We live in complex and confusing times. Everyone is required to make many judgments, weigh many issues, and take a great deal of information into account on a daily basis. So many of the important decisions we must make call for specialized skills or experience that we may not possess. They also demand free time for thoughtful reflection; something which may be in short supply. What we badly need, to manage our complicated lives, is excellent advice. The need for good counsel, though, leads directly to a bigger problem: who should we trust? In some ways, this is the biggest quandary of all. Figuring out in whom we can safely place our faith and reliance seems almost impossible. Yet solving this dilemma is critical. In light of the growing complexity and specialization of our world, obtaining the best advice is more vital than ever. Finding skilled advisors who are deeply trustworthy may be the most important, and most difficult, task we face.
Why is it so hard to find someone worthy of our trust? The answer can be found in a couple of truths known to economists. First, people have a strong tendency to respond to their own interests. Even those at the very highest levels of governmental, social or commercial life usually take actions they believe will further their own goals and objectives. Indeed, one way of looking at human interactions is to start with the assumption that a person’s sole motivation is to advance his own interests. Such a rational actor will only further the well-being of others if he believes that to do so also somehow maximizes his own benefit. To put it simply, most “advisors” have a serious conflict-of-interest: what is best for them may not be the greatest thing for their client.
The second truth economists have identified is that people who are highly trained in a special area know a lot more about it than we do. Most advisors have command of a great many practices, norms and tricks-of-the-trade that are far beyond the knowledge of even very smart “regular people.” This is particularly true in fields where special jargon, routines, and techniques make “common sense” an almost irrelevant attribute. In the language of economics, there is an asymmetry of information between the advisor and the client. As a result, the person receiving the advice is badly disadvantaged and very vulnerable to being manipulated.
The combination of conflicting interests and asymmetric information creates a situation in which it is unwise to trust most advisors. They may be decent people with good intentions and a warm heart but, in reality, they are not likely to put their client’s interests ahead of their own. A prudent client would not even expect that level of unselfishness – and experience shows us that extreme caution is called for in light of typical practices. Caveat emptor – let the buyer beware. The incentives are stacked against an advisor being highly trustworthy and, since advisors are human, most of them act on their own interests. This creates a huge difficulty for the client in need of the best possible advice.
For historical and legal reasons, this dilemma is particularly difficult when dealing with our economic lives. The problems of conflicting interests and asymmetric information, however, are not unique to financial advice. Indeed, they arise whenever we pay someone to give us highly skilled guidance about subjects on which they have much greater knowledge. What is to be done about this predicament? How can we get the guidance, care, and help we need in an area outside our own expertise without being preyed upon by someone who has the requisite skills?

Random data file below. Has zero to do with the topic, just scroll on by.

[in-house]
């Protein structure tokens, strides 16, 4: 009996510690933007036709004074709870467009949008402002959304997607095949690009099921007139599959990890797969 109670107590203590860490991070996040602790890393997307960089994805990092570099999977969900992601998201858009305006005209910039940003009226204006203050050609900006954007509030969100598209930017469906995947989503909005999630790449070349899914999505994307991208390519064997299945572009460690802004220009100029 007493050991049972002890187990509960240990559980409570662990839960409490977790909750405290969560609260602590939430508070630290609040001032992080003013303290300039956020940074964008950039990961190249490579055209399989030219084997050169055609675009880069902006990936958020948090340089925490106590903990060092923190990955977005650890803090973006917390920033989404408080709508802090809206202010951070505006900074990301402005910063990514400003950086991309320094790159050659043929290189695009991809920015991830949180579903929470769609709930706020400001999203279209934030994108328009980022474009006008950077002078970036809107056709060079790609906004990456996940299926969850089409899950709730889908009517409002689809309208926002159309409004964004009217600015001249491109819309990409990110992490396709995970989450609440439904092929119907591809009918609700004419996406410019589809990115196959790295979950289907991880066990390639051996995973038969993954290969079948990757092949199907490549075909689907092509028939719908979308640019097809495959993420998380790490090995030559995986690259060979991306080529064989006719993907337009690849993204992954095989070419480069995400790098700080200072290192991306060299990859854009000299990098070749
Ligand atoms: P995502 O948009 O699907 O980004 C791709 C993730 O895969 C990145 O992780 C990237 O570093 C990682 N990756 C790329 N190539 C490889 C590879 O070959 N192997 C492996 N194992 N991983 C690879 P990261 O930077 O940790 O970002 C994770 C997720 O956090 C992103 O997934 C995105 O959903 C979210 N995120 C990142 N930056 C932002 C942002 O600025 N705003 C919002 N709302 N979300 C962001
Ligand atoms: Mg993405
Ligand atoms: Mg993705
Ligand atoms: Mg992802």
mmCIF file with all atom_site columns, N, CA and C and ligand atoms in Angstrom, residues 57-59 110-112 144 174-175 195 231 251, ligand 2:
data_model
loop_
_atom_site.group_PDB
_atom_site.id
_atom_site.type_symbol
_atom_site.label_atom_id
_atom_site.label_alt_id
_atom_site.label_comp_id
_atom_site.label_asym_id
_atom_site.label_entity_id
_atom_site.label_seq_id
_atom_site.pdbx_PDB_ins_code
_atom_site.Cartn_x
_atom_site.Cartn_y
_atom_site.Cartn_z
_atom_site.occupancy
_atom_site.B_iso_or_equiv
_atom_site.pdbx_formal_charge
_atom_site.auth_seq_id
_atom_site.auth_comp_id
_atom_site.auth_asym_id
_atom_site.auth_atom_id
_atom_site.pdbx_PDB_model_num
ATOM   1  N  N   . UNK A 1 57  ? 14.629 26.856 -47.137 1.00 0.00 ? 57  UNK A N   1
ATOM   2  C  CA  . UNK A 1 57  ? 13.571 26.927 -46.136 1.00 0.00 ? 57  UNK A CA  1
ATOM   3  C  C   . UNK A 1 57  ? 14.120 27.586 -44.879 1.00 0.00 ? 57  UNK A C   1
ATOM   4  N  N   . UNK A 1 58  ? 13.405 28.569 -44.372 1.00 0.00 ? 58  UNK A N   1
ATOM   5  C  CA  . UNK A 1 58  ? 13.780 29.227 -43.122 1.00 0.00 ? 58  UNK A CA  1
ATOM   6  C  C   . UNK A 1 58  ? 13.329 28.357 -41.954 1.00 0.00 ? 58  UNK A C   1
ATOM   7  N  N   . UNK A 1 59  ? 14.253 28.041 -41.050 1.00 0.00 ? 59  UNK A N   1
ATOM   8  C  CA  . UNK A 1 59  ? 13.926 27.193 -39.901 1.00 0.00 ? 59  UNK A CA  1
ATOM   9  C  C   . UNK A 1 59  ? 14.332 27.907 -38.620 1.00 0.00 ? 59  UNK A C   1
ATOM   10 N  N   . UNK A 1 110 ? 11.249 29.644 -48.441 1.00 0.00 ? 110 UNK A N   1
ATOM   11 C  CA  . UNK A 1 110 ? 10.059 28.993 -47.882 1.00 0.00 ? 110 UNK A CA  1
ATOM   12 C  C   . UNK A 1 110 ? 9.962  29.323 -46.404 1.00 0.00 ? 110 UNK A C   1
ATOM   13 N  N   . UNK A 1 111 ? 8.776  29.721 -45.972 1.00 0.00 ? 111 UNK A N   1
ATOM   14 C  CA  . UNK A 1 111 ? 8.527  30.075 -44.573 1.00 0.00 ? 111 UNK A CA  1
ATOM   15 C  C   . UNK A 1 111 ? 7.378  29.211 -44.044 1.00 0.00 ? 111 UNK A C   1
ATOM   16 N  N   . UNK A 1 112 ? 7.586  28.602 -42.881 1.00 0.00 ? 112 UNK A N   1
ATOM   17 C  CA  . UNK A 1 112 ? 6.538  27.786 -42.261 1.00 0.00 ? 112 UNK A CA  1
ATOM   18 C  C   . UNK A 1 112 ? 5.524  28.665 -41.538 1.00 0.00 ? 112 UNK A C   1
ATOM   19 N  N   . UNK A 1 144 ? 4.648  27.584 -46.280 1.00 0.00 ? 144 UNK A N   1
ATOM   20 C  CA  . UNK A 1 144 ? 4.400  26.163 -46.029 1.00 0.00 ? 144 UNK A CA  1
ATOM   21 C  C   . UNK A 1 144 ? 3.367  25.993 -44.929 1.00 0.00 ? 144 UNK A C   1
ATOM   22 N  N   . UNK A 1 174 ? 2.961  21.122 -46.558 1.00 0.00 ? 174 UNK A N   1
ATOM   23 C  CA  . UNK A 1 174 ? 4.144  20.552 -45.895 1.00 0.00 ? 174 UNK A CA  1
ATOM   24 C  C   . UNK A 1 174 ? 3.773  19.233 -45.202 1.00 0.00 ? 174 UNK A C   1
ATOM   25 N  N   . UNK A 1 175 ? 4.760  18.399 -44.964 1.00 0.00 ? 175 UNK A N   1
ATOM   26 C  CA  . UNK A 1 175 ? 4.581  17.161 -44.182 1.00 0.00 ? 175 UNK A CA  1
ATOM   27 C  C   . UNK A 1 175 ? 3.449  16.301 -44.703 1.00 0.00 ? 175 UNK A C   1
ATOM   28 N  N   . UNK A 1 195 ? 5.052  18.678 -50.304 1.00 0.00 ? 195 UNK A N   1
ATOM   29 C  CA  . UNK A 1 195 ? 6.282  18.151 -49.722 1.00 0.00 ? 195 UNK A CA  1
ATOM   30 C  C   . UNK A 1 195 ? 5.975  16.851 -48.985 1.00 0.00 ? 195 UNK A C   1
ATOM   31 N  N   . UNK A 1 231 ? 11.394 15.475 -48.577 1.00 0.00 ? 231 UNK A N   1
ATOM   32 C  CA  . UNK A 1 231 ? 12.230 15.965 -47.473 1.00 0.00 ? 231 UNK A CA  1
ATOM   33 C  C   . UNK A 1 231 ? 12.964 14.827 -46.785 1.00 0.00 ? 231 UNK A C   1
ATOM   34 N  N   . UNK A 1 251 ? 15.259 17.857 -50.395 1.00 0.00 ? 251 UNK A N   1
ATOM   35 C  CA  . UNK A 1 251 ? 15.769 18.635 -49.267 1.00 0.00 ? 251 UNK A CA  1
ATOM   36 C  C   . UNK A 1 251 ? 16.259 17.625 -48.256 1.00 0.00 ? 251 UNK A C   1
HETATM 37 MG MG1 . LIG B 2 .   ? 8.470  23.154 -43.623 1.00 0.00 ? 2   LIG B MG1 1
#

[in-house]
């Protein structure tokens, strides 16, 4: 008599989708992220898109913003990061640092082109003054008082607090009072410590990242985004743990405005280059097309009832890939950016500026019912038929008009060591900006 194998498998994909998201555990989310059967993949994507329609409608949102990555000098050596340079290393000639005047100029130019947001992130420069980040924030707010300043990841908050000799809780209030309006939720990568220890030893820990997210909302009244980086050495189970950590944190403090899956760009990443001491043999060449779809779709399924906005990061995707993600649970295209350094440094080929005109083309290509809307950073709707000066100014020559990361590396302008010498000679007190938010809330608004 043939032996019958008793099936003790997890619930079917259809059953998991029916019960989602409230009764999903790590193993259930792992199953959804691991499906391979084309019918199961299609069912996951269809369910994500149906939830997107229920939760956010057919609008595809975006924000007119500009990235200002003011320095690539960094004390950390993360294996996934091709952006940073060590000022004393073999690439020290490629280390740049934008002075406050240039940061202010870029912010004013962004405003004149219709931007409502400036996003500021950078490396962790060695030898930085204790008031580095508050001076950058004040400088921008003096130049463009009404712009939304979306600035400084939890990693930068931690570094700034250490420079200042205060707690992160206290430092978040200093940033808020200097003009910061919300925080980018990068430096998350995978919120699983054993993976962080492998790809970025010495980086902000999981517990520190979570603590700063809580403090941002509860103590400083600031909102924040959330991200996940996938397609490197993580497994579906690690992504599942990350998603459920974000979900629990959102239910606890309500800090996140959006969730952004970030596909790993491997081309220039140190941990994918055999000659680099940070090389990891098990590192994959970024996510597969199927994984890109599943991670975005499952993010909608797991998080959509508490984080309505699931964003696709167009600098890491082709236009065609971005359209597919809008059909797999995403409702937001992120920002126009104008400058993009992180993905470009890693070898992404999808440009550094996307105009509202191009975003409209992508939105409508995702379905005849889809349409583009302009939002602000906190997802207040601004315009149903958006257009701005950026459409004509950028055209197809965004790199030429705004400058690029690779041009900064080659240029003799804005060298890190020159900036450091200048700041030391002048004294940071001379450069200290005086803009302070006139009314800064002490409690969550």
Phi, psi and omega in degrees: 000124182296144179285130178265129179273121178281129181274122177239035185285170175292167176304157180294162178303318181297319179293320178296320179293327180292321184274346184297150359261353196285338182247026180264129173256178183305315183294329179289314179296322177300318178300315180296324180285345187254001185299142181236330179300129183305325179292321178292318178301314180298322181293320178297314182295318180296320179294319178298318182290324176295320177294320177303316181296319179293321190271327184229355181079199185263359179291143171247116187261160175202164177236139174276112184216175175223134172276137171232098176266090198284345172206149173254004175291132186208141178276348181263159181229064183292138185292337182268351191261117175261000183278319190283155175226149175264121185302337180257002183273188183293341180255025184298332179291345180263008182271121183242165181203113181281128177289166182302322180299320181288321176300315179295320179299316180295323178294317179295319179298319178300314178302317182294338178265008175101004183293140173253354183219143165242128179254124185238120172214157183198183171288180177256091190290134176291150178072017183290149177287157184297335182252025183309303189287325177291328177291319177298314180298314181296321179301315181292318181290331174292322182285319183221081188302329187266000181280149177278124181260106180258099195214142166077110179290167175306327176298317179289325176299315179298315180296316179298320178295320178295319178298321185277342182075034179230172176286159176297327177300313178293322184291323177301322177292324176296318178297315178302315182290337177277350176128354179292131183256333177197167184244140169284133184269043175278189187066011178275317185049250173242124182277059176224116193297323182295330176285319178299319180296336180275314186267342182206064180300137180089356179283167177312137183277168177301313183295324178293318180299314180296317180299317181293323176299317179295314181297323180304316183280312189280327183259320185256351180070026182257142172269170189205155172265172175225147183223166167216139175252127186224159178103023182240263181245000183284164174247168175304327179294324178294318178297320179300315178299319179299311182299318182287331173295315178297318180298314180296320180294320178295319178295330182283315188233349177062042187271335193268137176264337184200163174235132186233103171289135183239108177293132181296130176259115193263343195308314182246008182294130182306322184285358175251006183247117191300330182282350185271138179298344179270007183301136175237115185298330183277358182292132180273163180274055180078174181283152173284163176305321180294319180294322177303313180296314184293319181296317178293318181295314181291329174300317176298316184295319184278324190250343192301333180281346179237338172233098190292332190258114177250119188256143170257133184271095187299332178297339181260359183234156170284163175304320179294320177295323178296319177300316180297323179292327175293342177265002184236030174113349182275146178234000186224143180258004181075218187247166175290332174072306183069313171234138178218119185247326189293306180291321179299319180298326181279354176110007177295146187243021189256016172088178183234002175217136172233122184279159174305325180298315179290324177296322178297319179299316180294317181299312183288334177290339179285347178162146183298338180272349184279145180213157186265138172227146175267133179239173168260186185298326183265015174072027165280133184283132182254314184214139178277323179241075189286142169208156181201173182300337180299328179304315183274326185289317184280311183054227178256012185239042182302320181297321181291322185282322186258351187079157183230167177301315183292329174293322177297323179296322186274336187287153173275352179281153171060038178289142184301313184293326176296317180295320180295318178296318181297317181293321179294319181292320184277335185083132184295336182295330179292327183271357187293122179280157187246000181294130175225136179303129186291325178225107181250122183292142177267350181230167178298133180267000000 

It turns out that society, having long struggled with this problem, has come up with a pretty good answer. People have always needed help, guidance and care in dealing with their greatest treasures. In particular, our health, wealth, rights, and relationship with the Almighty are areas of great vulnerability. We need assistance with these things but are terribly vulnerable to being abused by those who would help us. The societal answer is that in these areas our care is entrusted to professionals.
The traditional professions of medicine, law, and the clergy have unique histories and cultures that developed over very long periods of time. What they have in common, however, is an understanding that service, care and safeguarding are an intrinsic part of professional work. With this shared knowledge, each of the traditional professions trains and socializes its members (novices and elders alike) in these core attributes that are simultaneously skills and values. To be a member of one of these professions requires mastery of a body of knowledge, some sort of certification or passing of a test or assessment, and an apprenticeship of one kind or another. It is here proposed, however, that they ask for much more than that. The traditional professions seek from their practitioners, as well as skill, adherence to a code that has at its core an understanding that the professional must not violate the complex trusts placed in them by those they serve. It is this focus on faithfulness that is the essence of what separates professionals from others possessing skill and knowledge.